Superman, Spiderman, and the X-Men. To Professor William H. Foster III, comic books are serious stuff and definitely not just for kids. Though many fantastic tales have been told through the pages of comic strips and comic books, some of the most interesting and least told stories, according to Foster, are about the changing image of Black people in American society. If art imitates life, cartoon and comic art might seem an unusual mirror in which to view society. But to Professor Foster, a long time historian, lecturer, and fan, comics are a source of scholarly research and just plain fun. This book represents a collection of his published essays, articles, and interviews that explore the historical portrayal of people of color in the world of comics. Professor Foster has been an expert commentator for both CNN News and National Public Radio. His exhibit on the "Changing Image of Blacks in Comics" has been displayed at a number of venues across the country.
Comments:
MisterMax
An excellent resource written by a talented and knowledgeable scholar. I would highly recommend as a book to read to others.

Legend 33
The author does a well documented job of going over in his essays and radio interviews the subject of African-American characters in comic books. He even gives a preliminary primer on earlier attempts by self-publishers (a good list to use to get started for the collector) as well as links to his own still-building website and website to the black comic convention.

Check it out.

Onnell
Very informative and educational to all comicbook livers.

Zulurr
Looking for a Face Like Mine is more a collection of reading lists than a book. Foster’s goal was to present African-American representation that is rare and hidden in popular entertainment. He does this by writing about material in his exhibit, “The Changing Image of African-Americans in Comics,” and the studies he had done around those materials in articles, reviews, and interviews. Many works have been written on black superheroes, but this is the only that I’ve seen to also discuss trading cards and underground comics, some of which can no longer be found. This makes Foster’s experiences with African-American representation in comic books very unique. Sometimes too unique, in that it cannot be academically discussed by others who have read the source material and can confirm, deny, or elaborate on his statements.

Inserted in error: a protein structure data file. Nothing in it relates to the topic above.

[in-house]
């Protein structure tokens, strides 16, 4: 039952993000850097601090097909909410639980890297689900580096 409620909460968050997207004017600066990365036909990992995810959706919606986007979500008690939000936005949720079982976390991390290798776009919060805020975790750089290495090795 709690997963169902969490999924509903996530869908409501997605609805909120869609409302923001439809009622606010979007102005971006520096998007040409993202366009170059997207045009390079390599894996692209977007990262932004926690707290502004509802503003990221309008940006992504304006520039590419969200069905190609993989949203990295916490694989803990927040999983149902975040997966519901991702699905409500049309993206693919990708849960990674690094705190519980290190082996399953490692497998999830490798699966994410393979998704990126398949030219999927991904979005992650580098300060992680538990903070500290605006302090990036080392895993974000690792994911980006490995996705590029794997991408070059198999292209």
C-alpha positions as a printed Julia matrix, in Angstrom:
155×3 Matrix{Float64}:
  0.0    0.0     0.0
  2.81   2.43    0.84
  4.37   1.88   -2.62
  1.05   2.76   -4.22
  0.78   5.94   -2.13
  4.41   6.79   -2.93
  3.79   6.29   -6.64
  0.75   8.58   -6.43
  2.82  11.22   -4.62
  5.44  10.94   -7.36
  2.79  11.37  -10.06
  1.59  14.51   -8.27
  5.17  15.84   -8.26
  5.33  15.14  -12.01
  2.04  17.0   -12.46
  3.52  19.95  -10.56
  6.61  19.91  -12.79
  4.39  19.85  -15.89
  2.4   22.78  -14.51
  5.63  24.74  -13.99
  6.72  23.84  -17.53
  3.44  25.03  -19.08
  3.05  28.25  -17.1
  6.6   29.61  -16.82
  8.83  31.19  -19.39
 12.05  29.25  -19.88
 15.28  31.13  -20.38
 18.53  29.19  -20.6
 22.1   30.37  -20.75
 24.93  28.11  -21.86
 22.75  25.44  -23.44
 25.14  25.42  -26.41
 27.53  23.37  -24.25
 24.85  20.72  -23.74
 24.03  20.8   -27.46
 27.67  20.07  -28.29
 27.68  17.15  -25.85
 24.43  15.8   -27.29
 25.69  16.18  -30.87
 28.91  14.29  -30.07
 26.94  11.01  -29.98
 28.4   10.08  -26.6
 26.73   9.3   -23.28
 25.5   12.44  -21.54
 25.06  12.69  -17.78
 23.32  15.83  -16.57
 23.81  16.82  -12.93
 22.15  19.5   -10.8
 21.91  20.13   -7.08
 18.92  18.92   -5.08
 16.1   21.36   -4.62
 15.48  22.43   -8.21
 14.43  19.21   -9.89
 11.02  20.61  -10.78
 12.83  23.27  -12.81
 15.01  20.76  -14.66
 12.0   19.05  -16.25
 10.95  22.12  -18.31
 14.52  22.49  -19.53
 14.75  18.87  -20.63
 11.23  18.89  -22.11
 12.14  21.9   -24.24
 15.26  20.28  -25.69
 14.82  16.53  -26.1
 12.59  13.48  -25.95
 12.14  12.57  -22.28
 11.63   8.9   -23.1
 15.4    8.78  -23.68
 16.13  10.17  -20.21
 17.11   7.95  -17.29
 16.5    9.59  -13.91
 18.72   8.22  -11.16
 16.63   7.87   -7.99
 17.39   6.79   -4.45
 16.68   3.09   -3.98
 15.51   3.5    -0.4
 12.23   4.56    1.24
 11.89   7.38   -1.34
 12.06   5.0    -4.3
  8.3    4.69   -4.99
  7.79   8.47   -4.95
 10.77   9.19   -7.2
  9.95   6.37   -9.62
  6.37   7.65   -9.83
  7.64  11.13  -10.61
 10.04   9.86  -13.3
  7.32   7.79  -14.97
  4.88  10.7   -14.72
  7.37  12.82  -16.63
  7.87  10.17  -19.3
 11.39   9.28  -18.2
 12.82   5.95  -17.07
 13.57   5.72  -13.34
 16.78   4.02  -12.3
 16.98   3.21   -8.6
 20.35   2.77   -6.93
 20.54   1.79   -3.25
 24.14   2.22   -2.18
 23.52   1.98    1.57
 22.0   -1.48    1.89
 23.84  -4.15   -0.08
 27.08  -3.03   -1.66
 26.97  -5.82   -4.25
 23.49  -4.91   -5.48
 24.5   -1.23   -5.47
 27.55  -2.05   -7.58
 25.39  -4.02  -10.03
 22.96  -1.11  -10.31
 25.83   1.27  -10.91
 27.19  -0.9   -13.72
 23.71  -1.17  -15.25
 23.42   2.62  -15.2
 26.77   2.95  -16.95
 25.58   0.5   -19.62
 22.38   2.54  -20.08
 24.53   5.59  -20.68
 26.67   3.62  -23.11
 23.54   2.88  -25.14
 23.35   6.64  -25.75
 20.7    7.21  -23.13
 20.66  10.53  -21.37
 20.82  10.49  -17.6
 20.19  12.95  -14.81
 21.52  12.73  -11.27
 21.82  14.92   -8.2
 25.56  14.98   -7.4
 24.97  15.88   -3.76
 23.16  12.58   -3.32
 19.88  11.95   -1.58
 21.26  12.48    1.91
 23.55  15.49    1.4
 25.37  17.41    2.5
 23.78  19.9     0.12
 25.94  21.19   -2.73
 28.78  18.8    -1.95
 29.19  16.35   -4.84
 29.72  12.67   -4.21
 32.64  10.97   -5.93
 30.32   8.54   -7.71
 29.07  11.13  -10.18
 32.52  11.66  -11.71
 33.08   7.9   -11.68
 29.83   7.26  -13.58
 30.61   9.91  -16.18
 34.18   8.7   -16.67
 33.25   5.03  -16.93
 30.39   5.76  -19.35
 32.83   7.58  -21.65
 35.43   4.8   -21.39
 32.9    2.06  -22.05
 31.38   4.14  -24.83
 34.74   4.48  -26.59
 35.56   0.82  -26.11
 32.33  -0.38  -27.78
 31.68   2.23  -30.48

The book is unfortunately short. It is under one hundred pages and gives little more than a paragraph about each image of African Americans discussed. The only two works that do not get this brief treatment is Fast Willie Jackson, an Archie-like comic, and underground comics (or comix, given their x-rated nature) by Richard “Grass” Green. Most of the essays reference one of Green’s many works, but in not entirely clear or specific ways so that the title would have to be read to understand Foster’s statement about its controversial content.
I would have appreciated some images in the book for this reason, perhaps a page from Green’s Super Soul Comix for a better impression of the art style and execution of representation while reading Foster’s argument that it was positive and not perpetuating racist stereotypes.A few pages of images from Foster’s exhibit would be invaluable aid for readers.
I would recommend reading this in combination with Jeffrey A. Brown’s Black Superheroes, Milestone Comics, and Their Fans. Looking for a Face Like Mine chronicles that African-American stories and creators exist, and go beyond only superheroes, while Brown goes in depth on the origins of businesses and characters, stories, successes, and influences on fans that generates a bigger picture.

Sadaron above the Gods
A little proofreading would've helped, nonetheless this presents a decent overview of the history of African-American in comics. There were titles I didn't even know existed. I look forward to future research on the topic.

Dukinos
This is a one of a kind. Didn't think no one had the heart to write a book. I really didn't think no one black would write it due to the fact most comic books are white developed. It's a gem. Get it while they still in print!

JoJoshura
A very informative, if far too short, piece of comic book history. Professor Foster gives a fine overview of his corner of the comic book world and the book is a great cornerpiece to his exhibits of African-Americans in comics. If nothing else, it's an important piece of the history of comics, as it's a vastly overlooked bit of Americana. Recommended to anyone interested in comics, comic history or African-American Americana.